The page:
The clamour for majimboism comes at a time when Kenya is spearheading a closer union with Uganda and Tanzania reminiscent of the defunct East African federation and when the African continent is transforming itself into a kind of federal union, along the lines of the European Union. This challenges the wisdom of shifting to a federal structure internally.

Unitary and federal systems alike are as old as the hills. There is nothing untoward in Kenya adopting German-style federalism. The question is whether a federal system will save Kenyan from the problems of governance, accountability and corruption that have bedevilled the unitary state. Does Kenya really need a brand new system? Or shouldn't it rather transform the culture of politics upon which poor governance, lack of accountability, corruption and impunity are embedded?

Be that as it may, adhering to a predatory ethnic logic will irretrievably torpedo nationhood and citizenship rights. Luckily for Kenya ALGAK seems to understand this particular point. An in-depth analysis of the ALGAK position on the issues raised in this think-piece suggests that what the association calls for is a decentralized and democratized central government, strong institutions and independent and autonomous local governments.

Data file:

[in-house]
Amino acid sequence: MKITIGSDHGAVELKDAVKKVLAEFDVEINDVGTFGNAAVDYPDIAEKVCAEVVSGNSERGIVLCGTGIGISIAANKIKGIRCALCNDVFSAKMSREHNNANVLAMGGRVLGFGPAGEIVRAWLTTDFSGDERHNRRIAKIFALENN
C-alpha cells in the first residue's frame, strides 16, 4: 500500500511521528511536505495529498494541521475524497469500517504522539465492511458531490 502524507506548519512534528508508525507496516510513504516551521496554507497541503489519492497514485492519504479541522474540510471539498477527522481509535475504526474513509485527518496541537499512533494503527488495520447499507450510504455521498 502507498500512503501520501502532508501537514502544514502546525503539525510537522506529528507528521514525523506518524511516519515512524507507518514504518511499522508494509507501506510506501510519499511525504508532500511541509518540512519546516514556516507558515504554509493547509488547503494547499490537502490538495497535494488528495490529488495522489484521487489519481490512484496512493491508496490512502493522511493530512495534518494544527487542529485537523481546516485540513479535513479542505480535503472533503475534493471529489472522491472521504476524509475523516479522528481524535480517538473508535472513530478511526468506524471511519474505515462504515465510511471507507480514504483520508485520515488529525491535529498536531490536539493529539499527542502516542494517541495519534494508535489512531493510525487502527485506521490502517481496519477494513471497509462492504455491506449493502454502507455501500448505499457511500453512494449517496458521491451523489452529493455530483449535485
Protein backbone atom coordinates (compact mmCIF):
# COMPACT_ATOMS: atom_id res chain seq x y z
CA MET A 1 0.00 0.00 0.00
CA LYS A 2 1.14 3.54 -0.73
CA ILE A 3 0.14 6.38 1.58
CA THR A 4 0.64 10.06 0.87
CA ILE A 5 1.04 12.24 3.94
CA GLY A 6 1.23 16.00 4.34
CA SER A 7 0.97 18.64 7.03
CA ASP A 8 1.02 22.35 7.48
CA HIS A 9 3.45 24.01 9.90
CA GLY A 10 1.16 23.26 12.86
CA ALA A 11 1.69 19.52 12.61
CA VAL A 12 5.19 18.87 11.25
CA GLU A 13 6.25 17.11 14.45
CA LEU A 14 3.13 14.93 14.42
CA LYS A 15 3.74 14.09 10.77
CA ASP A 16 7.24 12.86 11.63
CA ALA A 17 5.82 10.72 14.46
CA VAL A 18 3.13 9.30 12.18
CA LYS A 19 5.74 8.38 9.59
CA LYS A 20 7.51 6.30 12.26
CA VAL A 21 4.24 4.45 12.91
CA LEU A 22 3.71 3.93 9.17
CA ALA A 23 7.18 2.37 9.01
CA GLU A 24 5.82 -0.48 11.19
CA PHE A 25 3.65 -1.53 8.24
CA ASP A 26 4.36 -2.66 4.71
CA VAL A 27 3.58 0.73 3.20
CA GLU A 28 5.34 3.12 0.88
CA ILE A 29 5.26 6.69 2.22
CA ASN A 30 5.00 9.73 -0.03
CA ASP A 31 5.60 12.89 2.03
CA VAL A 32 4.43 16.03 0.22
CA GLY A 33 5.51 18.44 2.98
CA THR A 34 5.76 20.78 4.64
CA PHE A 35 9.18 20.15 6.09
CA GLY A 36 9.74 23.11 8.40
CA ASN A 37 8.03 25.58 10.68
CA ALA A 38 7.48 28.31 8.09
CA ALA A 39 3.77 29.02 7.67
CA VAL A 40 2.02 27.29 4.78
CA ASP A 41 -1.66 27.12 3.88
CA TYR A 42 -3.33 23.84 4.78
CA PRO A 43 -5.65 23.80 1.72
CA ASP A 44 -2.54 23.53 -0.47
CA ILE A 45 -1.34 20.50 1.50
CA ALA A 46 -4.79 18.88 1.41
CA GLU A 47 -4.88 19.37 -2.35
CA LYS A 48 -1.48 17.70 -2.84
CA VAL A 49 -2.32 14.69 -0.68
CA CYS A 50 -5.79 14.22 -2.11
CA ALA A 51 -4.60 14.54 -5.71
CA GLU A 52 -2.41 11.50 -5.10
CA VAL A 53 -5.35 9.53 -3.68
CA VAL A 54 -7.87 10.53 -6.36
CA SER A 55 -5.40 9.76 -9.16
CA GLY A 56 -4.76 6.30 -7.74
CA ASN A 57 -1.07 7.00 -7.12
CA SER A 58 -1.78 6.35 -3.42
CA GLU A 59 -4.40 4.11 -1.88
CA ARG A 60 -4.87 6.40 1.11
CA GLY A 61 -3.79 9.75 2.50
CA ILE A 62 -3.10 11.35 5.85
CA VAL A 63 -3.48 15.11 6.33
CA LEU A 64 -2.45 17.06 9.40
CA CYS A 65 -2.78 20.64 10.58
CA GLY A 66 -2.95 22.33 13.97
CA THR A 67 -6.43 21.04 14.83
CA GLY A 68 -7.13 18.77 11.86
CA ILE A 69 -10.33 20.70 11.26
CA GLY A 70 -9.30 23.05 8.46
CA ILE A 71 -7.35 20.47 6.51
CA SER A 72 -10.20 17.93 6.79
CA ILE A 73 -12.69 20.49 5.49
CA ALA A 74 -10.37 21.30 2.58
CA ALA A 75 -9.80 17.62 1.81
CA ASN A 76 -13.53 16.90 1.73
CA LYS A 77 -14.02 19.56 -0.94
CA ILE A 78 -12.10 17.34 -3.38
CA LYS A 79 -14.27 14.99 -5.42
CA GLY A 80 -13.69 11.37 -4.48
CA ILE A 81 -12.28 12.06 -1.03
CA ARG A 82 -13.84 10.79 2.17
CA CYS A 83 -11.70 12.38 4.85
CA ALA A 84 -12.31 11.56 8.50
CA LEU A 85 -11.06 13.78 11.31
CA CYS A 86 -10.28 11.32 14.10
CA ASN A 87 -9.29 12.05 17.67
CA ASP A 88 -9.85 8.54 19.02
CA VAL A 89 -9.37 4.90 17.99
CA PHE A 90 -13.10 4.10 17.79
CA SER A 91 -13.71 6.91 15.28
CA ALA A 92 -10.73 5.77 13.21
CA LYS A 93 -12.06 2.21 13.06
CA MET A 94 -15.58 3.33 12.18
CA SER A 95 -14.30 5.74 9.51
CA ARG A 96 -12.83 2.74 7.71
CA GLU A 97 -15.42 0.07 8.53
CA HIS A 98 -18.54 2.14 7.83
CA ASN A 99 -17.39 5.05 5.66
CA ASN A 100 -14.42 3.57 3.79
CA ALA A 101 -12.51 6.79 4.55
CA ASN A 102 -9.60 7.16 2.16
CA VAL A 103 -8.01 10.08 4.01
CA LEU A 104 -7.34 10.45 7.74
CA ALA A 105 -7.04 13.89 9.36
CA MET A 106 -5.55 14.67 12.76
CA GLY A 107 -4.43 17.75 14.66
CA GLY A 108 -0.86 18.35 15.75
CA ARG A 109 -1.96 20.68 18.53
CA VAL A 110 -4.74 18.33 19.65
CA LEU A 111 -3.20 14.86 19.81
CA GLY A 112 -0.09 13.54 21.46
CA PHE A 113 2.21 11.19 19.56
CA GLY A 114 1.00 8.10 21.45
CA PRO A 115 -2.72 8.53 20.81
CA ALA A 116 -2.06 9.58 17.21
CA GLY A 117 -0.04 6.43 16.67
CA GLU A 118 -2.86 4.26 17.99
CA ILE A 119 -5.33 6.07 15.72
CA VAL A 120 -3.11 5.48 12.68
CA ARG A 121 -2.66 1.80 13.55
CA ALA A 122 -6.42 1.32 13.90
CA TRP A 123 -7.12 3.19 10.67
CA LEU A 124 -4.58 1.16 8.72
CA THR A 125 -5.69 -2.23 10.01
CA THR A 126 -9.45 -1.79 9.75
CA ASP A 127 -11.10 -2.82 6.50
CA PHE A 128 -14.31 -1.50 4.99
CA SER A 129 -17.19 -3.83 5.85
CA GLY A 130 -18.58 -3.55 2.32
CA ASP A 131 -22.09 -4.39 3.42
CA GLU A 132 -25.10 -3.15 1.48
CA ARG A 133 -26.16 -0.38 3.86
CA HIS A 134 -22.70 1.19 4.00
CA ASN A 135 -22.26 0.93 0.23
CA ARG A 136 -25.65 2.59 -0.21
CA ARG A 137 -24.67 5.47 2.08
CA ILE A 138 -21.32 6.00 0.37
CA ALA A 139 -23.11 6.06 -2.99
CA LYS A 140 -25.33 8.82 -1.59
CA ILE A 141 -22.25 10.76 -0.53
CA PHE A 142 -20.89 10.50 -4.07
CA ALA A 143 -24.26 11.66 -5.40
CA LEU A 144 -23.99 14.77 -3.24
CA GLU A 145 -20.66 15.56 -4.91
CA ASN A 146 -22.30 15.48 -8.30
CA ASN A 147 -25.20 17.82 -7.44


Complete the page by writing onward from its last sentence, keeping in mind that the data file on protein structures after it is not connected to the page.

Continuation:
The smallest unit of legislative and executive power is a viable district which protects its community and minorities within it. A democratic nexus between these districts and the central government is established and guaranteed through a second chamber that also protects the communities and minorities at the centre.

There are no other layers of governance, such as federalism, provincial administration and the ministry of local government, vitiating the autonomy, resources and the protection of local governments. The second chamber, the chamber of ethnic communities if you want to call it so, resists negative ethnicity and the violation of minority rights. ALGAK has put these proposals for the consideration of those who want to save the Motherland.

Dr. Willy Mutunga is the Executive Director of the Kenya Human Rights Commission. Mr. Kagwanja, a doctoral candidate, is a Programme Associate at the Commission.

Copyright 2001 The Nation. Distributed by AllAfrica Global Media (allAfrica.com).